In an informal survey conducted over the last five years, I have found that 98.23% of all “garden ball” garden accessories are tacky. Mirror-finished in garish colors, balanced on dinky metal stands, and embellished with wire butterflies (you know the ones!), these terrible things make me almost angry. I think they’re awful.
And when I think of traditional garden balls, I ask myself, “what went wrong?” Big stone orbs, with their patina of moss and lichen are gorgeous! So architectural, so stately! And those mercury glass gazing balls that grace English gardens? Elegant! Transcendent! But the new knock-offs lack all the glory of the originals.
And I want that glory in my garden.
So with a garage sale bowling ball and a can of textured spray paint, I was able to make an understated, classic garden ball, and for under $5, too. It was a very easy project and with tons of variations, this piece has endless possibilities. I used a hammered copper spray paint, but dark bronze, or black gunmetal would also give a great effect. Or cover your bowling ball with sheet moss and plunk in a stately urn for a gracious Veranda magazine look. And while I lazily plop my garden ball in my garden’s groundcover sprawl, this garden ball would look amazing as part of a water feature.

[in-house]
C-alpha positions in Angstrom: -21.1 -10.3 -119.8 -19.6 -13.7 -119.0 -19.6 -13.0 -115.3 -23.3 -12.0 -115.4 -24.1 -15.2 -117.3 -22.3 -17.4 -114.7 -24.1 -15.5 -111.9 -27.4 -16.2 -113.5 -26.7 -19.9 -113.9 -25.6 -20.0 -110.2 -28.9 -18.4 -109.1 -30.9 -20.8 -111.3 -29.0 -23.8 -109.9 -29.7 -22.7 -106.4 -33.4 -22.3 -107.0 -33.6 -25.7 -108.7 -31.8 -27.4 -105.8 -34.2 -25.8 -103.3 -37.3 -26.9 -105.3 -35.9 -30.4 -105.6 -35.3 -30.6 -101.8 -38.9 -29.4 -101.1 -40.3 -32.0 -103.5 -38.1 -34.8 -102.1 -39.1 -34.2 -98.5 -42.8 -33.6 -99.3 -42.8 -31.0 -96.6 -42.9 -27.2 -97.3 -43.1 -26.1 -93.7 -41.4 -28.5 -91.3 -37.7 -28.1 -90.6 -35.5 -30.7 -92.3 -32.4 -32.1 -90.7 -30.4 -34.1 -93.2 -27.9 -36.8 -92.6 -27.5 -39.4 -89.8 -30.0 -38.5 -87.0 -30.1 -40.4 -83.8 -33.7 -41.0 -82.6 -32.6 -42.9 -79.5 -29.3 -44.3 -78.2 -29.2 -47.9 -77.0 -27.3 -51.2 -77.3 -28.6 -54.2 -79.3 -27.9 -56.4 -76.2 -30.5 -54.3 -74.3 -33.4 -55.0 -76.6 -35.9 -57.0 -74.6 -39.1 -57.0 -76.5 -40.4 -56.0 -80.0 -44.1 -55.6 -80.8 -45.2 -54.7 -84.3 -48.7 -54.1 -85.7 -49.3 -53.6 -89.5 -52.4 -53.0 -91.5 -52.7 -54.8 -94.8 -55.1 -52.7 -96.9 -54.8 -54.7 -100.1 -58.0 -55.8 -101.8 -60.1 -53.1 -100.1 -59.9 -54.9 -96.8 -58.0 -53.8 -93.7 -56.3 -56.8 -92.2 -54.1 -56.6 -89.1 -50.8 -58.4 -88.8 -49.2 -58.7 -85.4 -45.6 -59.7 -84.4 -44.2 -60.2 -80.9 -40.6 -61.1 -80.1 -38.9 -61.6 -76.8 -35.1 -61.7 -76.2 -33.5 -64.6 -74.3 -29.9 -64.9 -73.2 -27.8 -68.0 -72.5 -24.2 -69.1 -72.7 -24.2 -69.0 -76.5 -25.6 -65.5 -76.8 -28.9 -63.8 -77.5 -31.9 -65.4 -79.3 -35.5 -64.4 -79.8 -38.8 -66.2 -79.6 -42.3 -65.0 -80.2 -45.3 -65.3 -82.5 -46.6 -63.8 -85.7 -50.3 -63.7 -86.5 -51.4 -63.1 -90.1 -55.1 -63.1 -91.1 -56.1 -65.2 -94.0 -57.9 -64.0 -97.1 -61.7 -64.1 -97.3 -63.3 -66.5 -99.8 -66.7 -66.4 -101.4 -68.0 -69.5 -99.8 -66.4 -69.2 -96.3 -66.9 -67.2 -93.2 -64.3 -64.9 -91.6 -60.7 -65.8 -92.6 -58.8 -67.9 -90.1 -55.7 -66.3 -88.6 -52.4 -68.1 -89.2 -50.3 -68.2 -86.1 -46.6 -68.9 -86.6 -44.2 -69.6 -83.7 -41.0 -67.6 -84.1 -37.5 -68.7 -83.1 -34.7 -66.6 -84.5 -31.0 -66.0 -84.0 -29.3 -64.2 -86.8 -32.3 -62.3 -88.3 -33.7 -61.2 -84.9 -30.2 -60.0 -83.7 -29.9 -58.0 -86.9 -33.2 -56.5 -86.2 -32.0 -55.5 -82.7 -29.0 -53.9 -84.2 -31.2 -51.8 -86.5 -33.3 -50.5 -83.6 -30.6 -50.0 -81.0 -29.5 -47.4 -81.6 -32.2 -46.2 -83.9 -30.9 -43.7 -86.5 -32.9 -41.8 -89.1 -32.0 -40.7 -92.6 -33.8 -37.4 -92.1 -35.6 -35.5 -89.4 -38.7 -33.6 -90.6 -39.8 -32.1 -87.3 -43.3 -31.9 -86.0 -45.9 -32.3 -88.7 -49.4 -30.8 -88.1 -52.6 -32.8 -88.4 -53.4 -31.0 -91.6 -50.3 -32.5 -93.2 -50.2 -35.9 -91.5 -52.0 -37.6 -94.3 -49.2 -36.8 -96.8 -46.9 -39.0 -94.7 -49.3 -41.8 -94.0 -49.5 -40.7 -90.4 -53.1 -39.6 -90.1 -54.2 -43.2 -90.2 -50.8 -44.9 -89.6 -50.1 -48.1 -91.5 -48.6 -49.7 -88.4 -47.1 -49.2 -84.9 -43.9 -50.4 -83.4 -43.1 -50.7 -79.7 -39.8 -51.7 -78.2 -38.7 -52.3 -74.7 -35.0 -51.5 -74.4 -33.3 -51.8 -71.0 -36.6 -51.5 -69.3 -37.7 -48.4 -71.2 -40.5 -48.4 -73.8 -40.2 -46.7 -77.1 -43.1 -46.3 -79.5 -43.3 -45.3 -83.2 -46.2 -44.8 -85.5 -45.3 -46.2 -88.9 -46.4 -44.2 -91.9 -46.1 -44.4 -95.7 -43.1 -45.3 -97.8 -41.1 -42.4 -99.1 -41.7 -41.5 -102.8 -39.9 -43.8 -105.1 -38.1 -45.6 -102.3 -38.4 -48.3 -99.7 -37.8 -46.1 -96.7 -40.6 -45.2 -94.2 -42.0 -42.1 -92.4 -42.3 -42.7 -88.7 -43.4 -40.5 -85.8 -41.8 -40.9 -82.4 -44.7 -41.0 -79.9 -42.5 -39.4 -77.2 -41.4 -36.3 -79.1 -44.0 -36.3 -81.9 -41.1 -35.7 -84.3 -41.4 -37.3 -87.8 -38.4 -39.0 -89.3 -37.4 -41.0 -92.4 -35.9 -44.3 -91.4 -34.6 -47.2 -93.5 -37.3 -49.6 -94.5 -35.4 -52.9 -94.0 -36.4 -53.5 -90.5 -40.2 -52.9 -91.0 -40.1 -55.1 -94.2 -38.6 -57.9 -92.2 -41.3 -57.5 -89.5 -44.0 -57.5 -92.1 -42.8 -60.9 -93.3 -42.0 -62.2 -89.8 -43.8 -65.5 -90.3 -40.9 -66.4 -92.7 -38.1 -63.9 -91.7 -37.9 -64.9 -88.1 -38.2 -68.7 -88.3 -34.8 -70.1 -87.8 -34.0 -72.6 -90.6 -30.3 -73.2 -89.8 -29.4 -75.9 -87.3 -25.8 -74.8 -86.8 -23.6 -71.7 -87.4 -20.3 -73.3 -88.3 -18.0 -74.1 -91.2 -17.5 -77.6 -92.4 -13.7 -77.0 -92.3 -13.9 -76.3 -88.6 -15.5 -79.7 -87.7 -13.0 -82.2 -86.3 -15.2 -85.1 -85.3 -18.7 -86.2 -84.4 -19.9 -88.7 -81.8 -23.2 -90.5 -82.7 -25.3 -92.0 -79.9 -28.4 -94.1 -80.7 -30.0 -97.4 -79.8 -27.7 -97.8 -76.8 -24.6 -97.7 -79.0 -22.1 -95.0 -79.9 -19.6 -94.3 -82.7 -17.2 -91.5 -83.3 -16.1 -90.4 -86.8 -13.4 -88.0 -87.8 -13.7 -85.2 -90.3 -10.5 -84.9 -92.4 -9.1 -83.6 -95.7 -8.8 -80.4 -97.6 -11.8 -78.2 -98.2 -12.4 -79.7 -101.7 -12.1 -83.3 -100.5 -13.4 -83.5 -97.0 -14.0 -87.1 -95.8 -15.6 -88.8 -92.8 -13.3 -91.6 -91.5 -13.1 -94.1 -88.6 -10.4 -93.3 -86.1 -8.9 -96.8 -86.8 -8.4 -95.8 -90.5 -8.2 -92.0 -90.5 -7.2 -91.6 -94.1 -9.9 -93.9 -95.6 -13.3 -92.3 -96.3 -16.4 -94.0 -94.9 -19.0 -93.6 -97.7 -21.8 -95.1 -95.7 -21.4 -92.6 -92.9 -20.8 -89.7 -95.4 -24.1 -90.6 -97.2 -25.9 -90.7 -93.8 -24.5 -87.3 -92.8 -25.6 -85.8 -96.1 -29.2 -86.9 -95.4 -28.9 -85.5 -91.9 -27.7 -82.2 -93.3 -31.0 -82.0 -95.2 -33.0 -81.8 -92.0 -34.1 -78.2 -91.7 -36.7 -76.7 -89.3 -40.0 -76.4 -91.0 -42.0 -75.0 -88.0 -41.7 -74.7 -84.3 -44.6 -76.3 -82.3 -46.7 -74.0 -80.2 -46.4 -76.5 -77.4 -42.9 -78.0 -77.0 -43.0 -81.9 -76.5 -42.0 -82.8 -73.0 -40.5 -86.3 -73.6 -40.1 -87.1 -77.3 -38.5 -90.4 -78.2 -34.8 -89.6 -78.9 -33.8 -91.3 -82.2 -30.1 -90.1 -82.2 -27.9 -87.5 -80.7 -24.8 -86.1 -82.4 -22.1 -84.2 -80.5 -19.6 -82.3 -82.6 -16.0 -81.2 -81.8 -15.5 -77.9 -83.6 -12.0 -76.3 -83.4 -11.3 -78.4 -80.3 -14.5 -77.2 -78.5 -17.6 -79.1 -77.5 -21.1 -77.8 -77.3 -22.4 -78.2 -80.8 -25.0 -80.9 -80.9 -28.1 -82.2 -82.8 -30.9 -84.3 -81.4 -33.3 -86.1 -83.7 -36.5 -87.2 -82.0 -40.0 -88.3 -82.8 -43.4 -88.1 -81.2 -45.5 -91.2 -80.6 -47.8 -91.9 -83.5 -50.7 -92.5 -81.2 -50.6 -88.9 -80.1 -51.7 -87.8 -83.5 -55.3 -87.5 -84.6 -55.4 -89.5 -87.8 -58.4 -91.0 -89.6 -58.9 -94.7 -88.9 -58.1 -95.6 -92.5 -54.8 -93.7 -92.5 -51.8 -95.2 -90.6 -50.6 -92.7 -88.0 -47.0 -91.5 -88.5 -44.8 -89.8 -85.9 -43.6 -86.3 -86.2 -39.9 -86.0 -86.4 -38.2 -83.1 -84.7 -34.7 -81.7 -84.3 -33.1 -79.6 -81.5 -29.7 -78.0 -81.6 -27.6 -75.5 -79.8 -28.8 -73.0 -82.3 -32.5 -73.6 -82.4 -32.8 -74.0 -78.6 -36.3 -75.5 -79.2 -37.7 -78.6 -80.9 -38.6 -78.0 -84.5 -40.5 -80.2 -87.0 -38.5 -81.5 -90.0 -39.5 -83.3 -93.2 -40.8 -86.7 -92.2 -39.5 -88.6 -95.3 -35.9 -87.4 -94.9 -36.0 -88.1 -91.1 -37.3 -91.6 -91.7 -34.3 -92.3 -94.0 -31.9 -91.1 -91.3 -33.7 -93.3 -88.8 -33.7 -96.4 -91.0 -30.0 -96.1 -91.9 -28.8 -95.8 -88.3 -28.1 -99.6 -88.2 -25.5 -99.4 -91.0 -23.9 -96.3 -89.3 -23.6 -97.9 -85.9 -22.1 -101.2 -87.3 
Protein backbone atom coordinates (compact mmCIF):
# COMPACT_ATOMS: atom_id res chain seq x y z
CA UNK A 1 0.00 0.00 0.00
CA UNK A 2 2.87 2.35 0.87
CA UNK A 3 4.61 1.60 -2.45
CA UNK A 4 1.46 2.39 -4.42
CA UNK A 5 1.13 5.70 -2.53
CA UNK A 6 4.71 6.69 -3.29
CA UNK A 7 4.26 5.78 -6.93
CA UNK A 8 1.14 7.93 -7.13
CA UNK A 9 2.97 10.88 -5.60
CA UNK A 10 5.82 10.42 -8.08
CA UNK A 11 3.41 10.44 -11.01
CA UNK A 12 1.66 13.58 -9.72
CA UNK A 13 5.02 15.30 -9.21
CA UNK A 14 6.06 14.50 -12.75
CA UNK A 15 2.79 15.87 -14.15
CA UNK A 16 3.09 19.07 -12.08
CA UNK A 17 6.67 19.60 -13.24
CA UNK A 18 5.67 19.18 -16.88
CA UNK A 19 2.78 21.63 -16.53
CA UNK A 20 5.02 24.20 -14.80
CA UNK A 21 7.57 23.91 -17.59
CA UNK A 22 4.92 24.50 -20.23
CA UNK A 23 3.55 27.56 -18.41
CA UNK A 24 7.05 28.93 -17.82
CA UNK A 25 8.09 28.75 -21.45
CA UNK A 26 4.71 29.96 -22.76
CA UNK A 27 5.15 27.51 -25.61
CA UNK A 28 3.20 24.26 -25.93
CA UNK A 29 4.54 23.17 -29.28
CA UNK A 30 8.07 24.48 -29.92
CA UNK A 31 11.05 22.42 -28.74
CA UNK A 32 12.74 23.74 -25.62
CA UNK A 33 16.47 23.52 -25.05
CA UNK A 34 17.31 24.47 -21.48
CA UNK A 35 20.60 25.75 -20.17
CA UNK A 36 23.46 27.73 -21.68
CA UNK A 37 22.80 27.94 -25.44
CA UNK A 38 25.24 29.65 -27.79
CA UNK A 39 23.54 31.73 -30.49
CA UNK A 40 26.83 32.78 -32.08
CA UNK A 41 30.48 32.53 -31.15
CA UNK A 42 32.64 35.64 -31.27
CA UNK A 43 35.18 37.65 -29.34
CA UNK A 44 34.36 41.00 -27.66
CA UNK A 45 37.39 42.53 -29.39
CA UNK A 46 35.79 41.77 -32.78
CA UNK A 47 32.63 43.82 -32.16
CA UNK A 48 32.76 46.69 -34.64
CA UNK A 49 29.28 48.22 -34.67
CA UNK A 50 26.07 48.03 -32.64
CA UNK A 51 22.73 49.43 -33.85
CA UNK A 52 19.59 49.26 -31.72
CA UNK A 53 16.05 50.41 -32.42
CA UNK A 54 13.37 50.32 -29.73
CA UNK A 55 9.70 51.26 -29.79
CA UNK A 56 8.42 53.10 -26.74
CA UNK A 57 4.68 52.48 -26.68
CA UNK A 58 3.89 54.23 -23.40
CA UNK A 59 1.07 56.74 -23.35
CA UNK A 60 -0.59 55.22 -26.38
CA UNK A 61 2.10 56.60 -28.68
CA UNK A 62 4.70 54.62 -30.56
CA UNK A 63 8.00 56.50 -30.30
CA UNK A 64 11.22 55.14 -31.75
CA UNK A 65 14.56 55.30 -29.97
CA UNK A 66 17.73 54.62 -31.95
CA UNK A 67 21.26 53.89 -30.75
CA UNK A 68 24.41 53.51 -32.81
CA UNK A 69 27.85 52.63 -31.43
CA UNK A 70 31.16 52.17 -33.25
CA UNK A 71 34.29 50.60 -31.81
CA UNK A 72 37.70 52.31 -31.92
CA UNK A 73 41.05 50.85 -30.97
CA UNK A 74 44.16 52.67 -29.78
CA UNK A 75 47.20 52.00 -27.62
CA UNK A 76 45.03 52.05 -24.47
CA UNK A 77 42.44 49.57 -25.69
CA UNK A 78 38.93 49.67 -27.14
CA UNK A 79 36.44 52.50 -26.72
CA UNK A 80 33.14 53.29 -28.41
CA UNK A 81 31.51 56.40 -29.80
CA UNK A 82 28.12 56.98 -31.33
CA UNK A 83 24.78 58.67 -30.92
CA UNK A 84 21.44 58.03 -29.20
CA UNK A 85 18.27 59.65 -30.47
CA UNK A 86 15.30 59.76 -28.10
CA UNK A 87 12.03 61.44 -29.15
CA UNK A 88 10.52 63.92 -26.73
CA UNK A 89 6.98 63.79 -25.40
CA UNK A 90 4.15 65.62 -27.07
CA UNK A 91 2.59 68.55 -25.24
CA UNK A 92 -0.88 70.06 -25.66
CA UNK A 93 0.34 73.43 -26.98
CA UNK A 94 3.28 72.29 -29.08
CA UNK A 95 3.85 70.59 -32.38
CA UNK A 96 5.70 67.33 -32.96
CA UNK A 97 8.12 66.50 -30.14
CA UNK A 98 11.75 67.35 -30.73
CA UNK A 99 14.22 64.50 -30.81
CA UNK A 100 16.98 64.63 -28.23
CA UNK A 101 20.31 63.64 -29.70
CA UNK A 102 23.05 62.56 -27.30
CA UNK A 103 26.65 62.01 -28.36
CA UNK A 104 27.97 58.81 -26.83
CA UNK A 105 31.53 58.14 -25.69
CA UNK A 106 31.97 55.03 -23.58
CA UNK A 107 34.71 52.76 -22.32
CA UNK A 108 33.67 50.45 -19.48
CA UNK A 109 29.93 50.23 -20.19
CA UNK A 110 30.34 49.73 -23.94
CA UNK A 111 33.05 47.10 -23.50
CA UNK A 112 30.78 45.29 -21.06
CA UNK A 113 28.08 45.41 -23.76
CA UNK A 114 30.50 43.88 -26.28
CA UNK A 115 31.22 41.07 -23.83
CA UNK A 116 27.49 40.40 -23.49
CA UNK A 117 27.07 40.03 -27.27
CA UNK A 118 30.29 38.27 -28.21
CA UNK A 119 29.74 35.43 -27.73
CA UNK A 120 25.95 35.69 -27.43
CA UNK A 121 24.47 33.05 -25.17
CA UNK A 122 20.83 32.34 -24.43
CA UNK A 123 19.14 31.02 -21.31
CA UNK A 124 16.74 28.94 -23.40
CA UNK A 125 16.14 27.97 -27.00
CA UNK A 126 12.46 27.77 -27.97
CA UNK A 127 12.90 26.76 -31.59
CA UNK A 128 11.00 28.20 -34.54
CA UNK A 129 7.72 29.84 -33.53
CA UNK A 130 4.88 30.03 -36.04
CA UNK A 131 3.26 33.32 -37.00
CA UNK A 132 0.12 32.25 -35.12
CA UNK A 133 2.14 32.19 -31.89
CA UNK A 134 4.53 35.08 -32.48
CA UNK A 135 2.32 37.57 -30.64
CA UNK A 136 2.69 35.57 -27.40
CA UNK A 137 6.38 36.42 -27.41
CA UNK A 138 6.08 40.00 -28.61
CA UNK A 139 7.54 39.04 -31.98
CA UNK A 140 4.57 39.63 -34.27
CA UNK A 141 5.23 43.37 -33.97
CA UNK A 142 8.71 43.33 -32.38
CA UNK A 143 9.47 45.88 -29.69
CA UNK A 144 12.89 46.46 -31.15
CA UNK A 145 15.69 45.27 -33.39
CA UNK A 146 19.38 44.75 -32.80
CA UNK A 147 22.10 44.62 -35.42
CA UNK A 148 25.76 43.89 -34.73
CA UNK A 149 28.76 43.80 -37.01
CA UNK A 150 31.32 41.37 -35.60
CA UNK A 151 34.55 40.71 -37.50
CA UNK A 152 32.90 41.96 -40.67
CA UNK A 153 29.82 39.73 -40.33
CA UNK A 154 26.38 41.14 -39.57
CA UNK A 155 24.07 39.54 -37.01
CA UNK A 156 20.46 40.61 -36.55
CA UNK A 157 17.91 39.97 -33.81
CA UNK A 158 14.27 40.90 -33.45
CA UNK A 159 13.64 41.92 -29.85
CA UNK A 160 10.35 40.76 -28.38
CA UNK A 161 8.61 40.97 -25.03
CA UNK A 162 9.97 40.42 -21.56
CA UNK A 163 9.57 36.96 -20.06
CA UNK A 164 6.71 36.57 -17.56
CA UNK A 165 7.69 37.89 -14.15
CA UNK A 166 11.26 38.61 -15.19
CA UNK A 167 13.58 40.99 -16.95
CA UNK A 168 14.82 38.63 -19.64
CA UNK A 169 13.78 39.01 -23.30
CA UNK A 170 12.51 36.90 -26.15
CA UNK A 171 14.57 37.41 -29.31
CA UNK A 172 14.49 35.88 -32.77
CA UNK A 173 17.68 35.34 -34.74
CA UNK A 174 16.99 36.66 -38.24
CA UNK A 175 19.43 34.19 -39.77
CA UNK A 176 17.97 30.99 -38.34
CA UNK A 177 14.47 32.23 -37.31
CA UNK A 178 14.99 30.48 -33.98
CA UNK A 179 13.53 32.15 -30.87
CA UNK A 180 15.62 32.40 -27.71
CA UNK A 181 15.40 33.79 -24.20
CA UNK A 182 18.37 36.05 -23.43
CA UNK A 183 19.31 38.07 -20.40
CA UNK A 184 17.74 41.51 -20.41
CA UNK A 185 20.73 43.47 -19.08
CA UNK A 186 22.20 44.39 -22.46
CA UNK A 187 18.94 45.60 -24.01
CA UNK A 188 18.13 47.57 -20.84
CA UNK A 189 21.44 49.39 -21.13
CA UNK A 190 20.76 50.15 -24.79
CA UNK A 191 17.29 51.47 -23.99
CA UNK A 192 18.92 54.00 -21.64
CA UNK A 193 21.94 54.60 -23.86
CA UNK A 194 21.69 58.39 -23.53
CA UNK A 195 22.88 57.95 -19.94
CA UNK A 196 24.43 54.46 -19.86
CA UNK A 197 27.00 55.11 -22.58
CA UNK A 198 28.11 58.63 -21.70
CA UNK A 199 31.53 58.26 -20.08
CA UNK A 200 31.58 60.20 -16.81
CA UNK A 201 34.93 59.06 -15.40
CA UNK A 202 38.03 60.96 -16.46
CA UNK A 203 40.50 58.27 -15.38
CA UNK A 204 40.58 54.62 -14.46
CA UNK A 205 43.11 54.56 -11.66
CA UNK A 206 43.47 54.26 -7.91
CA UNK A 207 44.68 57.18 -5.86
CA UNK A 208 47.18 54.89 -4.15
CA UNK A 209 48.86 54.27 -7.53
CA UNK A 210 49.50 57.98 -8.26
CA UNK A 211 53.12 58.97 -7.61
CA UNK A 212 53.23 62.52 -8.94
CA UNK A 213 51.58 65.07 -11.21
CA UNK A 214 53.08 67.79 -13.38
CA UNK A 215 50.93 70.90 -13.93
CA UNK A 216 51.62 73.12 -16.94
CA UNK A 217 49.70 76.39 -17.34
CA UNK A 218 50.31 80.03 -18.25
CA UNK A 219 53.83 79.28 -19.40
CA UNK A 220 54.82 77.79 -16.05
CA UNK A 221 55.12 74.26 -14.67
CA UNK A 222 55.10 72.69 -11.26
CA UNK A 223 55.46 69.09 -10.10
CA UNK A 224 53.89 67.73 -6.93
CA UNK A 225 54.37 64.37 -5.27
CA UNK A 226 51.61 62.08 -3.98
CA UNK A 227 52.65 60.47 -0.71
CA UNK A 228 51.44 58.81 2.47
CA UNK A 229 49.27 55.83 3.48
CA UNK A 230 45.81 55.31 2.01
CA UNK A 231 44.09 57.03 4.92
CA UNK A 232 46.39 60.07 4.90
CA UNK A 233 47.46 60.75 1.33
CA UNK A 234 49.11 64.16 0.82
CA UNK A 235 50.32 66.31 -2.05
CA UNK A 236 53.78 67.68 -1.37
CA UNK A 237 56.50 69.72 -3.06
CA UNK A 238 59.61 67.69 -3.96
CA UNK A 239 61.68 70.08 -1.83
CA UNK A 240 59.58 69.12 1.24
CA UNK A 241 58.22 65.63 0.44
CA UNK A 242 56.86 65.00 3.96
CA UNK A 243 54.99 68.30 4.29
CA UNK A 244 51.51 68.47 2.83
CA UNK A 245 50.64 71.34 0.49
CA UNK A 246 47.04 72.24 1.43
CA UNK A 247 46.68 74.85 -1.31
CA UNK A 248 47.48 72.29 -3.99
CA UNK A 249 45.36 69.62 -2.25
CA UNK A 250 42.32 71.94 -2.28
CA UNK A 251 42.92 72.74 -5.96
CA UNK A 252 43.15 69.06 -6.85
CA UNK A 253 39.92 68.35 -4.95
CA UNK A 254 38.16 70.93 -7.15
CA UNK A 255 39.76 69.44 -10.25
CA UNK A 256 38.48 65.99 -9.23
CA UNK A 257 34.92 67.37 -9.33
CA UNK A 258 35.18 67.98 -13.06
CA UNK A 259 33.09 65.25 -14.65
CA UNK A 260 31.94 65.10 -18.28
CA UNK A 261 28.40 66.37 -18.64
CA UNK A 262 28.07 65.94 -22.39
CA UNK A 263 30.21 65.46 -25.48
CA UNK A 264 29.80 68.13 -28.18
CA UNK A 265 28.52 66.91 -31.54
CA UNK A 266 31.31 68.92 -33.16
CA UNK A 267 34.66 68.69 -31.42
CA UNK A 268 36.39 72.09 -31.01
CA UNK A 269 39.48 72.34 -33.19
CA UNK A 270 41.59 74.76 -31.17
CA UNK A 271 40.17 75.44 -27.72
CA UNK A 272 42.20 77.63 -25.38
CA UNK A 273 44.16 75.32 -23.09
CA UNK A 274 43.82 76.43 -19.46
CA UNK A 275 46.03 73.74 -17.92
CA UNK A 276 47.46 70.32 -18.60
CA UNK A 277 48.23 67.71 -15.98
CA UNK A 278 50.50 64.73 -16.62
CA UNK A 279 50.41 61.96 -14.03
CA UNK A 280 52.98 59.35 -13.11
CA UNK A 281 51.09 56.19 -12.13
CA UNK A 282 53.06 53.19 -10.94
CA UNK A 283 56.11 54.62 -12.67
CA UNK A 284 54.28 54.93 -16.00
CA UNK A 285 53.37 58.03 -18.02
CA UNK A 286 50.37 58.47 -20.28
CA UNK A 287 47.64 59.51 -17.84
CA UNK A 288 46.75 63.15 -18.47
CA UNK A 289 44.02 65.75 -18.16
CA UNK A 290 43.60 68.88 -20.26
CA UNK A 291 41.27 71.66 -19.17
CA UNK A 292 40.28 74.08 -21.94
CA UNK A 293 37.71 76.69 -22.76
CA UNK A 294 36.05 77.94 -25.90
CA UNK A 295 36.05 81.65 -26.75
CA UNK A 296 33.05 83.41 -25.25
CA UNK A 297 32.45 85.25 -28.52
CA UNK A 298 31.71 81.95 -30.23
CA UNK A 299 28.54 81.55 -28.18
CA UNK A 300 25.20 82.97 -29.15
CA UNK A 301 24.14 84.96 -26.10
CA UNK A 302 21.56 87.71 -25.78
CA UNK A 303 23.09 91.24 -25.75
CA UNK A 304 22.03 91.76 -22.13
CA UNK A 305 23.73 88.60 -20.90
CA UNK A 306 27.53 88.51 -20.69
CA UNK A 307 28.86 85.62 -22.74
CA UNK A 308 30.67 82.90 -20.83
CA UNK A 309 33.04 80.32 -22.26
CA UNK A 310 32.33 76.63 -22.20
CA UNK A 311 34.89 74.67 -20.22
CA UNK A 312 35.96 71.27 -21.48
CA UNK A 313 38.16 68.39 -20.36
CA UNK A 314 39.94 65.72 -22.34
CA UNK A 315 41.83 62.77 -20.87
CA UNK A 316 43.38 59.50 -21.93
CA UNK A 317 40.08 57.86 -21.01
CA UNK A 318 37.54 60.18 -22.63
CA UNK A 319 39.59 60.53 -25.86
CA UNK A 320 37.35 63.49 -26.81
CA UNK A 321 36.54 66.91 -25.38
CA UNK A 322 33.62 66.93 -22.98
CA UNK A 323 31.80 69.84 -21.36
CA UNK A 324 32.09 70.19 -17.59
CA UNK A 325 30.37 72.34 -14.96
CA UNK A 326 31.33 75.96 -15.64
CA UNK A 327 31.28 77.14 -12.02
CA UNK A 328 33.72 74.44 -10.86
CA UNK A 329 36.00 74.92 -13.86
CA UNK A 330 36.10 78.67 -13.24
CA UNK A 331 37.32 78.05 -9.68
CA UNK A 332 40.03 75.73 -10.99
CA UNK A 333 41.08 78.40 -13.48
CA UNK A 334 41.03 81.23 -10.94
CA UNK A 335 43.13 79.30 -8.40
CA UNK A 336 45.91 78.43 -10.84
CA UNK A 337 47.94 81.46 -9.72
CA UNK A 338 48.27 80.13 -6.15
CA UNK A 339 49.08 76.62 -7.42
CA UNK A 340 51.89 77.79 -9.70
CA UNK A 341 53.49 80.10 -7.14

I found my bowling ball at a garage sale for $1. It’s personalized (‘sup, “Nancy”?) and bears a Brunswick emblem, but such details are next to the finger holes, so all these unsightlies will go face-down in the dirt and never be seen again. (In the past I’ve gotten cracked/unusable bowling balls from the bowling alley for free, and that’s a great option, too.) My all-time favorite spray paint is Rustoleum Hammered Spray Paint because it looks like something with style, not just a coat of spray paint. I used the color “Copper,” but it comes in lots of other metallic finishes and some cool colors (Red?!) to work with your garden’s style. A layer of oil-based stain would give a great dimension to any spray painted base coat, too.